Brodie Brodie, February 25, 2016

[Originally published in the Honolulu Star-Advertiser, February 25, 2016]

Should ERS divest from fossil fuels? Yes, bubble will burst for carbon-coal stocks

By Anthony Aalto and Michael Kramer

February 25, 2016

Why is our state pension system betting against the people of Hawaii?

Hawaii has pledged to be free of fossil fuels by 2045. It’s a commitment written in law, backed by our governor, endorsed by leading businessmen and supported by ordinary citizens who’ve already invested more than three quarters of a billion of their hard-earned dollars in rooftop solar.

But our Employees’ Retirement System has zeroed-out that effort by investing nearly as much in fossil fuel companies. Those investments are rapidly losing money for the public workers whose pension benefits they’re supposed to finance — and the ERS refuses to end this risky gamble with taxpayers’ money.

Our decision to switch to renewable energy wasn’t just a moral one — though, given that climate change is already killing 400,000 people a year amid mounting warnings of an existential threat to our civilization, the moral imperative is undeniable.

The decision was also driven by the fact that every year we’ll save the $5 billion we currently spend importing oil, coal and gas. And, if we continue to lead national integration of renewable, smart grid and energy storage technologies, we’ll create a new economic pillar and thousands of great blue and white collar jobs.

Still the ERS, with $14 billion of our money, stays wedded to its dirty fossil fuel investment strategy — even as energy stocks underperformed the broad market for the past decade, a losing streak that shows no sign of ending.

Because it hasn’t cashed-out yet, the ERS’s losses thus far are only on paper. The folks who run the system apparently think they can minimize those losses by waiting for energy stocks to reverse course and sell into a rally.

It’s a lost cause. And here’s why.

In Paris last December, every nation on earth agreed to limit the rise in average global temperatures to less than 2 degrees Celsius. If we are to meet that target, most of the world’s known reserves of oil, coal and gas have to stay in the ground. That’s a fact.

Yet, the fossil fuel companies have not written-down the value of those reserves on their balance sheets. Mark Carney, governor of the Bank of England, warns that investors face “potentially huge” losses from these “stranded assets.”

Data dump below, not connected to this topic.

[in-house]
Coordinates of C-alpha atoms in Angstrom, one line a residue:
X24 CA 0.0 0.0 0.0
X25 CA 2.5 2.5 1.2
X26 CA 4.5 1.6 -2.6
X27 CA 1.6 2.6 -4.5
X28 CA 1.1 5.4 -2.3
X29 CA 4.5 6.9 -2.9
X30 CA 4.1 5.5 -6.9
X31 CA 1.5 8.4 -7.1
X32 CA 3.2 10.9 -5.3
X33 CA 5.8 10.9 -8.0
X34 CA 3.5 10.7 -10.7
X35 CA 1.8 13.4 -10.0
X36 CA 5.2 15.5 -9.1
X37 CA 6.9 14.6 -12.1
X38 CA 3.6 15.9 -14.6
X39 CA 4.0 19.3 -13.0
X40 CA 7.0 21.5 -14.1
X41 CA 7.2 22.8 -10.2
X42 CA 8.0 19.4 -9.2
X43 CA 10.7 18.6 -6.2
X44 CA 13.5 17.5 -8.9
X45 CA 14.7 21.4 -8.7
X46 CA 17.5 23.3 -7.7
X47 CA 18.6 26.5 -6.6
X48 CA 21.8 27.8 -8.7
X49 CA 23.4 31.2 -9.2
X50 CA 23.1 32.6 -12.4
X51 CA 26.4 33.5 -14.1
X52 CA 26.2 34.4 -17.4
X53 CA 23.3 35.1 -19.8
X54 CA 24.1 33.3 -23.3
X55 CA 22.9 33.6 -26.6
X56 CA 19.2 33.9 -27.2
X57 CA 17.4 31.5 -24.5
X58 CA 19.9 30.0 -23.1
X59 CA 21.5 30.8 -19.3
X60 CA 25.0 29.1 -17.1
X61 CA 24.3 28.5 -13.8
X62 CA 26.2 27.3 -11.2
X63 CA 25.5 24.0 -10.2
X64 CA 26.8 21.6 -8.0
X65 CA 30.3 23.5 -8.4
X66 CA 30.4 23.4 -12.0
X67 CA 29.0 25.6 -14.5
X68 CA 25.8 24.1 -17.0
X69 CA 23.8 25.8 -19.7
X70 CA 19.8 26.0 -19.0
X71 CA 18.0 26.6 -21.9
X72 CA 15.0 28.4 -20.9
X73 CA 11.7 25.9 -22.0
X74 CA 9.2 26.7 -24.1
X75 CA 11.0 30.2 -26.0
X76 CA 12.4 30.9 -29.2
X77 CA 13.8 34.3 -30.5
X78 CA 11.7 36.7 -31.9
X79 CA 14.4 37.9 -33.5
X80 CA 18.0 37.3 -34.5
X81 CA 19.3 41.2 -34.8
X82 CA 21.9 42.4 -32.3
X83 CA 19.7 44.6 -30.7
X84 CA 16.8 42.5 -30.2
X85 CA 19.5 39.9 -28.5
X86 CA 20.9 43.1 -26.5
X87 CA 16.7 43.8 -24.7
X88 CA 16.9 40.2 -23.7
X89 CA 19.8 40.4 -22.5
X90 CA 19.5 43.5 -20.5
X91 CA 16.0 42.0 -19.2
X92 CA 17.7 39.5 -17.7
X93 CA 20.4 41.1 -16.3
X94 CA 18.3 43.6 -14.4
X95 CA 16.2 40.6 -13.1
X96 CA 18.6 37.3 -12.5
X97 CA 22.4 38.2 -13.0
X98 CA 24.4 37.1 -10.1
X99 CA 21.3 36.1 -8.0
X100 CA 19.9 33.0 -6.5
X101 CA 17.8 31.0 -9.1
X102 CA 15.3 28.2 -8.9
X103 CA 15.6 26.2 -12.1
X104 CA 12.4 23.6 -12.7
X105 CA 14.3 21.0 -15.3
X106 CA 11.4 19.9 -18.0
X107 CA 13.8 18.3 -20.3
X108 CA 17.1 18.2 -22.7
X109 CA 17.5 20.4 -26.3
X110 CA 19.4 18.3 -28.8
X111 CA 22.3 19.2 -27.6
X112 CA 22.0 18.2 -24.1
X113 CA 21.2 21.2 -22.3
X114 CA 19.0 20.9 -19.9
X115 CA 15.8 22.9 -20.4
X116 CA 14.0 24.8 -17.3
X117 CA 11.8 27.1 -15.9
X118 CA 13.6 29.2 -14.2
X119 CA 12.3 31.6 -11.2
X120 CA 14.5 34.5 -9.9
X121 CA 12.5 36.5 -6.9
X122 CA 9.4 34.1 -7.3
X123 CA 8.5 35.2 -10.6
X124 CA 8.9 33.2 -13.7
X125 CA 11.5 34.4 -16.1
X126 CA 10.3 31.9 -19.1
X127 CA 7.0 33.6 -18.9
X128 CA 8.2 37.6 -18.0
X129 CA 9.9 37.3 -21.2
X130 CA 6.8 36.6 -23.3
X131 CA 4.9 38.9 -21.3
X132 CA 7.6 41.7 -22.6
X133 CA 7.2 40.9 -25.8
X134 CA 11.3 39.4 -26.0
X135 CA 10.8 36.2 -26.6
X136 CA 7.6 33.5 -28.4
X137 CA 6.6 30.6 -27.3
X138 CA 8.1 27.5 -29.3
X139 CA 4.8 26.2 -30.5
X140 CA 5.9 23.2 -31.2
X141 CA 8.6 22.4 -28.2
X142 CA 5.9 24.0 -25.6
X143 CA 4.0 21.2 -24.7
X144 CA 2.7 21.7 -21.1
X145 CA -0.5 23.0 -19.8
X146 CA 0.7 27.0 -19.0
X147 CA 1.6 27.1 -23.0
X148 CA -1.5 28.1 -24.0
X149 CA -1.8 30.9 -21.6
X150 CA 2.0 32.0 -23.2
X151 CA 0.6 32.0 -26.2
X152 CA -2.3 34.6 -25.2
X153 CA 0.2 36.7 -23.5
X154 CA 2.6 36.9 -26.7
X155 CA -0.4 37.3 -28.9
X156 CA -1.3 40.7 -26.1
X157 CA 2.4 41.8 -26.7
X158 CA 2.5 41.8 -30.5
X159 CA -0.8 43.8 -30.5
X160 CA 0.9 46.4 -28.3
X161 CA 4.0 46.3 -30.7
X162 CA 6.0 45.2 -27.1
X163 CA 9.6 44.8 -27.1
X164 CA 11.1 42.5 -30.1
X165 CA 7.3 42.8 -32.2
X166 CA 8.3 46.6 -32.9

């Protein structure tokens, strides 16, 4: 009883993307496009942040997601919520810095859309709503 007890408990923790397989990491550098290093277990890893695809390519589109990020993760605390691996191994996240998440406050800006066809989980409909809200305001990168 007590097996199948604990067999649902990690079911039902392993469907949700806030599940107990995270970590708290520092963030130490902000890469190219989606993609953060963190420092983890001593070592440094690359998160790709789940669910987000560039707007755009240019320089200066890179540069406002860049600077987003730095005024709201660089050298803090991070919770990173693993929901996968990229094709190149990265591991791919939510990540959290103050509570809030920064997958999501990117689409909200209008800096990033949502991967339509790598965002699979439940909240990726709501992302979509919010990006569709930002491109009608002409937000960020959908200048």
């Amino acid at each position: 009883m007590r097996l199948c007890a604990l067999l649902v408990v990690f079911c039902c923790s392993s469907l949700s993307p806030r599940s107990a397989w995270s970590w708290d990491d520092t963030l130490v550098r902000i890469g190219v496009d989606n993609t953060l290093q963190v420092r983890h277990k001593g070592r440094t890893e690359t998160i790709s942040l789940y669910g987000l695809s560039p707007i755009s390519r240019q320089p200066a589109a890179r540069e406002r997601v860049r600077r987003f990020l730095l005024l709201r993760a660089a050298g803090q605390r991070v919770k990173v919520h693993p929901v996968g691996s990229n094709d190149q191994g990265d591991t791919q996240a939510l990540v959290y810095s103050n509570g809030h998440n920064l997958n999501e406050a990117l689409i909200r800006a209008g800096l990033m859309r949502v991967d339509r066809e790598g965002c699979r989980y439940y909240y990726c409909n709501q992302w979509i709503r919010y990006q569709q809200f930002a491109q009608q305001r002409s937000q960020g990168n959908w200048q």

Perhaps ERS advisers know better? They say markets are efficient at pricing risk and have already accounted for potential losses in pricing energy stocks.

Really? How well did the experts do pricing the risk of the real estate bubble in 2008? Former Treasury Secretary Hank Paulson says, “We’re staring down a climate bubble that poses enormous risks to both our environment and economy.”

The carbon bubble is growing because carbon regulations are multiplying. China’s CO2 emissions are set to peak by 2030. By 2025, American automobiles must achieve an average 54.5 miles per gallon, double the 2012 standard — and U.S. passenger vehicles account for one-tenth of world petroleum consumption. Washington has banned all new coal leases on federal land. The list grows daily. The ERS cannot claim ignorance when the bubble finally bursts.

More than 500 institutions worldwide have already divested over $3.4 trillion. They encompass cities, universities — including the University of Hawaii — and pension funds with fiduciary obligations to secure maximum returns for their investments. None have been sued for failing that obligation. All appear to have reaped the reward of higher returns.

It’s time for the ERS to cut its losses, protect its beneficiaries and stop betting against the wisdom and will of the people of Hawaii.

The Senate is currently considering Senate Bill 2155, which would require the ERS to slowly divest all fossil fuel stocks by 2021. Please urge support for it.

The Time To Divest Is Now

What do actor Mark Ruffalo, 17 colleges and universities, 32 cities, the Rockefellers, 51 religious institutions and 67 foundations all have in common? Read this Honolulu Star-Advertiser opinion piece to find out.